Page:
cover of book
 

Hellenicity: Between Ethnicity and Culture
by Jonathan M. Hall
University of Chicago Press, 2002
Cloth: 978-0-226-31329-0 | Paper: 978-0-226-31330-6
Library of Congress Classification DF135.H334 2002
Dewey Decimal Classification 305.88

ABOUT THIS BOOK | AUTHOR BIOGRAPHY | TOC | REQUEST ACCESSIBLE FILE
ABOUT THIS BOOK
In today's cosmopolitan world, ethnic and national identity has assumed an ever-increasing importance. But how is this identity formed, and how does it change over time?

With Hellenicity, Jonathan M. Hall explores these questions in the context of ancient Greece, drawing on an exceptionally wide range of evidence to determine when, how, why, and to what extent the Greeks conceived themselves as a single people. Hall argues that a subjective sense of Hellenic identity emerged in Greece much later than is normally assumed. For instance, he shows that the four main ethnic subcategories of the ancient Greeks—Akhaians, Ionians, Aiolians, and Dorians—were not primordial survivals from a premigratory period, but emerged in precise historical circumstances during the eighth and seventh centuries B.C. Furthermore, Hall demonstrates that the terms of defining Hellenic identity shifted from ethnic to broader cultural criteria during the course of the fifth century B.C., chiefly due to the influence of Athens, whose citizens formulated a new Athenoconcentric conception of "Greekness."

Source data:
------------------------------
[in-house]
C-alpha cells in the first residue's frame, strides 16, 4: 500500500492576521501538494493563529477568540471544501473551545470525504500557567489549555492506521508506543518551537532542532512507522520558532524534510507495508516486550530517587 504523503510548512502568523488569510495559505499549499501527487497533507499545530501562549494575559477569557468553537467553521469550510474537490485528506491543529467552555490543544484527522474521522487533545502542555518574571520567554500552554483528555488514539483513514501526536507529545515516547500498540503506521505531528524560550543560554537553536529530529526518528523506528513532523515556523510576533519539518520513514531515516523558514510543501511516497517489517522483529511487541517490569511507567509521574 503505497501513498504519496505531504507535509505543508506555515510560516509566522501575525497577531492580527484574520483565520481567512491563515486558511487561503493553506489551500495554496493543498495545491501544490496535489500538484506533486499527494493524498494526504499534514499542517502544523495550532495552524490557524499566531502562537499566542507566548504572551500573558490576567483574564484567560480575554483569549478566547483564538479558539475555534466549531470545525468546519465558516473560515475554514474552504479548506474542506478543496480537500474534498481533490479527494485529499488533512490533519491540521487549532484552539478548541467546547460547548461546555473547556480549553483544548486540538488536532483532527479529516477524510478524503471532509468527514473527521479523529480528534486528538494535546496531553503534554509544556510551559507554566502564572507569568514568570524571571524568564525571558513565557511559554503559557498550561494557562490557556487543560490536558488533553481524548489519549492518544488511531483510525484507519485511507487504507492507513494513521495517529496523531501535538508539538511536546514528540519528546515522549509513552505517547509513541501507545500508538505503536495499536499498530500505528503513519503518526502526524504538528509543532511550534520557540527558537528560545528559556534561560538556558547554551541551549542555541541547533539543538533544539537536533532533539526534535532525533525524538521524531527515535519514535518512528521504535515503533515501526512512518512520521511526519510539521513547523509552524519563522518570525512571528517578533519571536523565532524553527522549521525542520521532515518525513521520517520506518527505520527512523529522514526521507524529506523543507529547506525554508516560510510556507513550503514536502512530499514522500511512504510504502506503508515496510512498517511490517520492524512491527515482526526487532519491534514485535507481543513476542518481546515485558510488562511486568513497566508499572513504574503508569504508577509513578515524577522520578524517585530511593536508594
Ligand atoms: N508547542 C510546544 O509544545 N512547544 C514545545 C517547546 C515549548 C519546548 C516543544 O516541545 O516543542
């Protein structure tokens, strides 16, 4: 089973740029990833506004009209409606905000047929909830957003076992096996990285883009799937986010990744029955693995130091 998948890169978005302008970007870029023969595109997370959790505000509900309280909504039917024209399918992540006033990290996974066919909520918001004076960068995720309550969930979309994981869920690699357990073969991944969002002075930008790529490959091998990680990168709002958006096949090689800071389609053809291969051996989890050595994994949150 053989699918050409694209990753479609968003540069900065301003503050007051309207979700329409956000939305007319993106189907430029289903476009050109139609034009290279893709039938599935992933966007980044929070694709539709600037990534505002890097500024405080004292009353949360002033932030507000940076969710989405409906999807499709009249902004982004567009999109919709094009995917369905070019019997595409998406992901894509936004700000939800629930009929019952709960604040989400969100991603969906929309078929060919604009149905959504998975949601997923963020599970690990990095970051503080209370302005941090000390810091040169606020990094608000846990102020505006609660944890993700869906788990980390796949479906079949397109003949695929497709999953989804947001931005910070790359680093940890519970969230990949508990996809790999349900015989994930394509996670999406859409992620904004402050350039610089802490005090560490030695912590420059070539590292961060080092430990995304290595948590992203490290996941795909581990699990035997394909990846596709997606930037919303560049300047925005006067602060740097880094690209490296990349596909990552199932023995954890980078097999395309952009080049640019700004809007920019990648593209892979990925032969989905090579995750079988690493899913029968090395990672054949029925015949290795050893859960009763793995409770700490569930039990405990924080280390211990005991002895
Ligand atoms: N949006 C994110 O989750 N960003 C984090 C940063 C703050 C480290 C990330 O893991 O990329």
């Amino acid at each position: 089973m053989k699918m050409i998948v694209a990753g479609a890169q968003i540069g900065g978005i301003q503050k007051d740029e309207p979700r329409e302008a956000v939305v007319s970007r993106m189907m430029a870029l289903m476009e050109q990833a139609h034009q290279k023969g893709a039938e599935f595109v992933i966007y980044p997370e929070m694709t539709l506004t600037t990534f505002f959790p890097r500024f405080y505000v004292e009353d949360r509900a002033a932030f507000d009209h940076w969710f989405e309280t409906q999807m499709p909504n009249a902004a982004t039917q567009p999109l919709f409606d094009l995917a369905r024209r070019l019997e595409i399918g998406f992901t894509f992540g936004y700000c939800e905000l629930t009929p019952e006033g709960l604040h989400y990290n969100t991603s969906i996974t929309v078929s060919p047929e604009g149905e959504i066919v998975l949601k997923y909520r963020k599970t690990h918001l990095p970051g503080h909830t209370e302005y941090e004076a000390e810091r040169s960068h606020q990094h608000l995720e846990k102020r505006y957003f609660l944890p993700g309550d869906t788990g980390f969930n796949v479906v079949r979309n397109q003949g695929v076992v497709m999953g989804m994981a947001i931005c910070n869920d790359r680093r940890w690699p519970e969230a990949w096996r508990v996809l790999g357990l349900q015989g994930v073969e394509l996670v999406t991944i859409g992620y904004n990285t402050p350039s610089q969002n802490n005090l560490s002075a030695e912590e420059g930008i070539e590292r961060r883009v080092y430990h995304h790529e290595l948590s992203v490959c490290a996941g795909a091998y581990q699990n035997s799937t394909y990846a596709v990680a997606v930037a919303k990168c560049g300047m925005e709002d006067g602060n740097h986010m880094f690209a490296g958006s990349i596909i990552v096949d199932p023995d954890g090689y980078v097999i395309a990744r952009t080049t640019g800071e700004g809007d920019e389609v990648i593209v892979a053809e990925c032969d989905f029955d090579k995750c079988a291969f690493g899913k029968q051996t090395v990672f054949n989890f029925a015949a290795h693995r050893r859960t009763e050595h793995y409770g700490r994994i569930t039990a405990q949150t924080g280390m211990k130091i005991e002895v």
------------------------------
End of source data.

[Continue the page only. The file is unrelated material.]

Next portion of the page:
See other books on: Between Ethnicity | Greeks | Hall, Jonathan M. | To 146 B.C | To 1500
See other titles from University of Chicago Press

Reference metadata exposed for Zotero via unAPI.